It is natural to ask whether the orthogonal design is also optimal w.r.t. invariant quadratic estimation. In the light of the results presented in Section 3 we are strongly convinced that the answer is negative, but for formal reasons we are ready to provide a rigorous proof of this fact. By Corollary 3.8 we only need to show that for any incidence matrix **N** = (*n*_{ij}) corresponding to the orthogonal design there exists an incidence matrix **M** = (*m*_{ij}) such that
$\begin{array}{}\mathbf{M}diag({b}_{1}^{-1},...,{b}_{k}^{-1}){\mathbf{M}}^{T}\ne \mathbf{N}diag({b}_{1}^{-1},...,{b}_{k}^{-1}){\mathbf{N}}^{T}\end{array}$ Define
$$\begin{array}{}{m}_{ij}=\left\{\begin{array}{}{n}_{ij}+1,& \text{if\hspace{0.17em}}i=1\text{\hspace{0.17em}and\hspace{0.17em}}j=1,\text{\hspace{0.17em}or\hspace{0.17em}}i=2\text{\hspace{0.17em}and\hspace{0.17em}}j=2,\\ {n}_{ij}-1,& \text{if\hspace{0.17em}}i=1\text{\hspace{0.17em}and\hspace{0.17em}}j=2,\text{\hspace{0.17em}or\hspace{0.17em}}i=2\text{\hspace{0.17em}and\hspace{0.17em}}j=1,\\ {n}_{ij},& \text{otherwise}.\end{array}\right.\end{array}$$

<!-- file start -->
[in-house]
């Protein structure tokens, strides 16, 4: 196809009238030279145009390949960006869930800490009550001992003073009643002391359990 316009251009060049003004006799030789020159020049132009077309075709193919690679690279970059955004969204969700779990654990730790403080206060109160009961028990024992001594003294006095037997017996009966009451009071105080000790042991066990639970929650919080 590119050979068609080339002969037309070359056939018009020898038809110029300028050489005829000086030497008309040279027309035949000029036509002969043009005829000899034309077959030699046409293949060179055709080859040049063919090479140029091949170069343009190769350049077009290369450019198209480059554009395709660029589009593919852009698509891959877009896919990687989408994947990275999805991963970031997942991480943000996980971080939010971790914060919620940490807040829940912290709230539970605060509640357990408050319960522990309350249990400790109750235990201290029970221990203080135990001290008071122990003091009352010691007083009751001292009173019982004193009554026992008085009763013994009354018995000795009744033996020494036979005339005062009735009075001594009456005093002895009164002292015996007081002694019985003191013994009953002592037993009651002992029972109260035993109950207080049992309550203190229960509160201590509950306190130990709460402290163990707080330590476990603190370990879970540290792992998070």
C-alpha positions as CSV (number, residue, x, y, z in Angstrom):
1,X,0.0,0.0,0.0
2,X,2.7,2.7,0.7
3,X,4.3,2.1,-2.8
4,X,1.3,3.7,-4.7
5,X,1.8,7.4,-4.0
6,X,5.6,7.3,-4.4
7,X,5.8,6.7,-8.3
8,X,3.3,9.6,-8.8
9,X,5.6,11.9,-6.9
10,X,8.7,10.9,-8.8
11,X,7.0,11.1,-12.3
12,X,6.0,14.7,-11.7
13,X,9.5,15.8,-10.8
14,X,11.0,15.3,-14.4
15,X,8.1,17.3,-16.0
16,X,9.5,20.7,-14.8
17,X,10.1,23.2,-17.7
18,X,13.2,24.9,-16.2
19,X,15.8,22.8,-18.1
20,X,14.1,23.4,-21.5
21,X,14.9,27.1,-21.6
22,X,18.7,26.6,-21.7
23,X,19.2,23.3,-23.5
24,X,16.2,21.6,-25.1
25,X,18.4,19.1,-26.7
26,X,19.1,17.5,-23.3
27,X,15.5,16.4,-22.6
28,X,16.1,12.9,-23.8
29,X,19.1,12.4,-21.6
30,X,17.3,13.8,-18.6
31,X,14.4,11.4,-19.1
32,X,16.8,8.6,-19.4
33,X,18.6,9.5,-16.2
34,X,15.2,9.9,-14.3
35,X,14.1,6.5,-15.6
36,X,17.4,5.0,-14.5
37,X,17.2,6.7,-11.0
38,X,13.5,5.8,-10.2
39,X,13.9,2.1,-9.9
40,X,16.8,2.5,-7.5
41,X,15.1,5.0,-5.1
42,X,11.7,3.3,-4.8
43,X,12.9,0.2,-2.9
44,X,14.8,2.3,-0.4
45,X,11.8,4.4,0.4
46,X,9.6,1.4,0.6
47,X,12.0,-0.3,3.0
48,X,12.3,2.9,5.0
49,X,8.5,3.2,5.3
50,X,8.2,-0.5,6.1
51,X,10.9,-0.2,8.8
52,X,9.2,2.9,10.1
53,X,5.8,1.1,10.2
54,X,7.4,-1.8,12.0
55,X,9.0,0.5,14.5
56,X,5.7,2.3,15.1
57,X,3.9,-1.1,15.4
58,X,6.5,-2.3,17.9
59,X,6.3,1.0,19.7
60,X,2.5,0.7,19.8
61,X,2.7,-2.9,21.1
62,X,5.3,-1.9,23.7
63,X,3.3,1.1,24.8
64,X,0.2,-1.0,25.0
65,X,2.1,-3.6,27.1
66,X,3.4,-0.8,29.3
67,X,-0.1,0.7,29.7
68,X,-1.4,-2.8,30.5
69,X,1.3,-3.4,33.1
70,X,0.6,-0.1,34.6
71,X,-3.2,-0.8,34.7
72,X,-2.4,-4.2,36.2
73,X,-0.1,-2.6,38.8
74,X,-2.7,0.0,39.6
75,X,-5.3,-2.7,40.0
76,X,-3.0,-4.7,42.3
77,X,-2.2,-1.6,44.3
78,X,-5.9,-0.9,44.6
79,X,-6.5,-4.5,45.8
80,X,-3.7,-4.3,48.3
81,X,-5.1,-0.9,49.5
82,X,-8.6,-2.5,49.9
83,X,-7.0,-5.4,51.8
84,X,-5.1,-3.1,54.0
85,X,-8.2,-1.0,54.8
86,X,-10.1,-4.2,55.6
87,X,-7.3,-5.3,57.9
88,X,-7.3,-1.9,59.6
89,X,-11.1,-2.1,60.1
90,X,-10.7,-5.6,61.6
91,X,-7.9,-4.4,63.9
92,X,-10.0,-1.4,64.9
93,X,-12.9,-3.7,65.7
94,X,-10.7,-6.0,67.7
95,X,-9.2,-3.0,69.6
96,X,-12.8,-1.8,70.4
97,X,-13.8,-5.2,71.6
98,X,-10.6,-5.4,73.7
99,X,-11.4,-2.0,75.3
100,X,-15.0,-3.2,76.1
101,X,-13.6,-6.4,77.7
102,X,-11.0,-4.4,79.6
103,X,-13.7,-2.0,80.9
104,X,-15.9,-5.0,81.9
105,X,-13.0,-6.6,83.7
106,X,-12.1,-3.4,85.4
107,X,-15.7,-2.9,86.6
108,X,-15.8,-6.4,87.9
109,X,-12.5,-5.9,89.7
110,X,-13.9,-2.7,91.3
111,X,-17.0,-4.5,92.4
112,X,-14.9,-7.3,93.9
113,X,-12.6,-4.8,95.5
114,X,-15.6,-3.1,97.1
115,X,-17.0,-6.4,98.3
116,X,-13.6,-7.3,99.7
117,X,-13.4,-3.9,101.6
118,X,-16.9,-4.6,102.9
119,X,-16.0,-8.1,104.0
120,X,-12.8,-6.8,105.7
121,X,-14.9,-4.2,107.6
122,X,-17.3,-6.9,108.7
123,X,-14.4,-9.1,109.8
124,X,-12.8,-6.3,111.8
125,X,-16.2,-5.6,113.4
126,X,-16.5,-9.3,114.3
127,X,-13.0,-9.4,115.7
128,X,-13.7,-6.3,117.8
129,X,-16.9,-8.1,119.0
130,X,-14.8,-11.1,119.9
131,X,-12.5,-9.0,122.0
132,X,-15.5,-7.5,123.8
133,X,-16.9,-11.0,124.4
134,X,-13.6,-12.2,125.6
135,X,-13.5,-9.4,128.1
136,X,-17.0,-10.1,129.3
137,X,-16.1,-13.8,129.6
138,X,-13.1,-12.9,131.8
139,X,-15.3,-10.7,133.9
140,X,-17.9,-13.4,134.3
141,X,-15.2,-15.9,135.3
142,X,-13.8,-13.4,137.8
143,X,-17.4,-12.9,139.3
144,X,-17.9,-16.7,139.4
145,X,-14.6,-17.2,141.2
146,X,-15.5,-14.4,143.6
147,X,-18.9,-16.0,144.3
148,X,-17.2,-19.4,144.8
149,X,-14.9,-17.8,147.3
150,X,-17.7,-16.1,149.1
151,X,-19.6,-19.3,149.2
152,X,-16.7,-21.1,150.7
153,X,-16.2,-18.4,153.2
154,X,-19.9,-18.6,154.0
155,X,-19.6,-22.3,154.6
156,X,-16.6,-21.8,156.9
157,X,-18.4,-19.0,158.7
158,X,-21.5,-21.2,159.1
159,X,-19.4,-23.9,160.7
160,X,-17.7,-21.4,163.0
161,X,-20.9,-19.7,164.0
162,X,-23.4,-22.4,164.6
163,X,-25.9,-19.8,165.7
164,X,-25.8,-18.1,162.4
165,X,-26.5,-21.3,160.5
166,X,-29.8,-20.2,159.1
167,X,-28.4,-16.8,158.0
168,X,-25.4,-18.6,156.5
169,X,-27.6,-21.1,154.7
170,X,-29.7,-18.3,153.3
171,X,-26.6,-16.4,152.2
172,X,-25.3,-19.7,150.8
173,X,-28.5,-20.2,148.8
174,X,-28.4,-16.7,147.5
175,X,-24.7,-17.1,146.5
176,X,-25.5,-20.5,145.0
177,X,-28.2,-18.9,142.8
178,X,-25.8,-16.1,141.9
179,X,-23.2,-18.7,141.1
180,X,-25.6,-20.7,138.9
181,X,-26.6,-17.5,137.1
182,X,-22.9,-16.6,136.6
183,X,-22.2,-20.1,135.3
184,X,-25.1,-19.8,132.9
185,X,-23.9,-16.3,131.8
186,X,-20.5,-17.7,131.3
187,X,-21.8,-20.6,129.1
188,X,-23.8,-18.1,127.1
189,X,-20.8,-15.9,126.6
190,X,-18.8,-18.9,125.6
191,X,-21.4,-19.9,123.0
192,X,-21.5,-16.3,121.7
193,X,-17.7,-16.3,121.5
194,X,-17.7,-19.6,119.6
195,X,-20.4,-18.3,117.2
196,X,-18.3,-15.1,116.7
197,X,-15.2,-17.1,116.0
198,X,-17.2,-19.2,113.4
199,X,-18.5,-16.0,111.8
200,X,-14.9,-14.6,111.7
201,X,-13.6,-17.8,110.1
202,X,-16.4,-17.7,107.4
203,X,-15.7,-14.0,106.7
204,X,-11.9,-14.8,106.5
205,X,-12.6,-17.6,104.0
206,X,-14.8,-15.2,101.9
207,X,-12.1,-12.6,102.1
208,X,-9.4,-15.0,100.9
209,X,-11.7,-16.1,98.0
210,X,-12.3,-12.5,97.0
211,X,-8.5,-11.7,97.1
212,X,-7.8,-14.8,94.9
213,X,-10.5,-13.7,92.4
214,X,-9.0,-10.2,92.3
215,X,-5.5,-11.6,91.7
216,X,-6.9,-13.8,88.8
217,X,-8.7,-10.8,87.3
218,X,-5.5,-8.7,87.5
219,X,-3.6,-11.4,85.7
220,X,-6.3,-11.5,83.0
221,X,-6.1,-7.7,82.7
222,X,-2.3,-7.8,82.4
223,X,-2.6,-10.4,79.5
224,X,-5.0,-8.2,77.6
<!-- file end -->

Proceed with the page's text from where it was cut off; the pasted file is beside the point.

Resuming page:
We note that **M1**_{k} = **N1**_{k} and
$\begin{array}{}{\mathbf{1}}_{v}^{T}{\mathbf{M}\mathbf{=}\mathbf{1}}_{v}^{T}\mathbf{N}.\end{array}$ Therefore, the designs represented by **M** and **N** belong to the same class. To show the desired inequality we only need, for instance, to compare the left upper entries, say *u*_{11} and
$\begin{array}{}{u}_{11}^{0},\end{array}$ of the matrices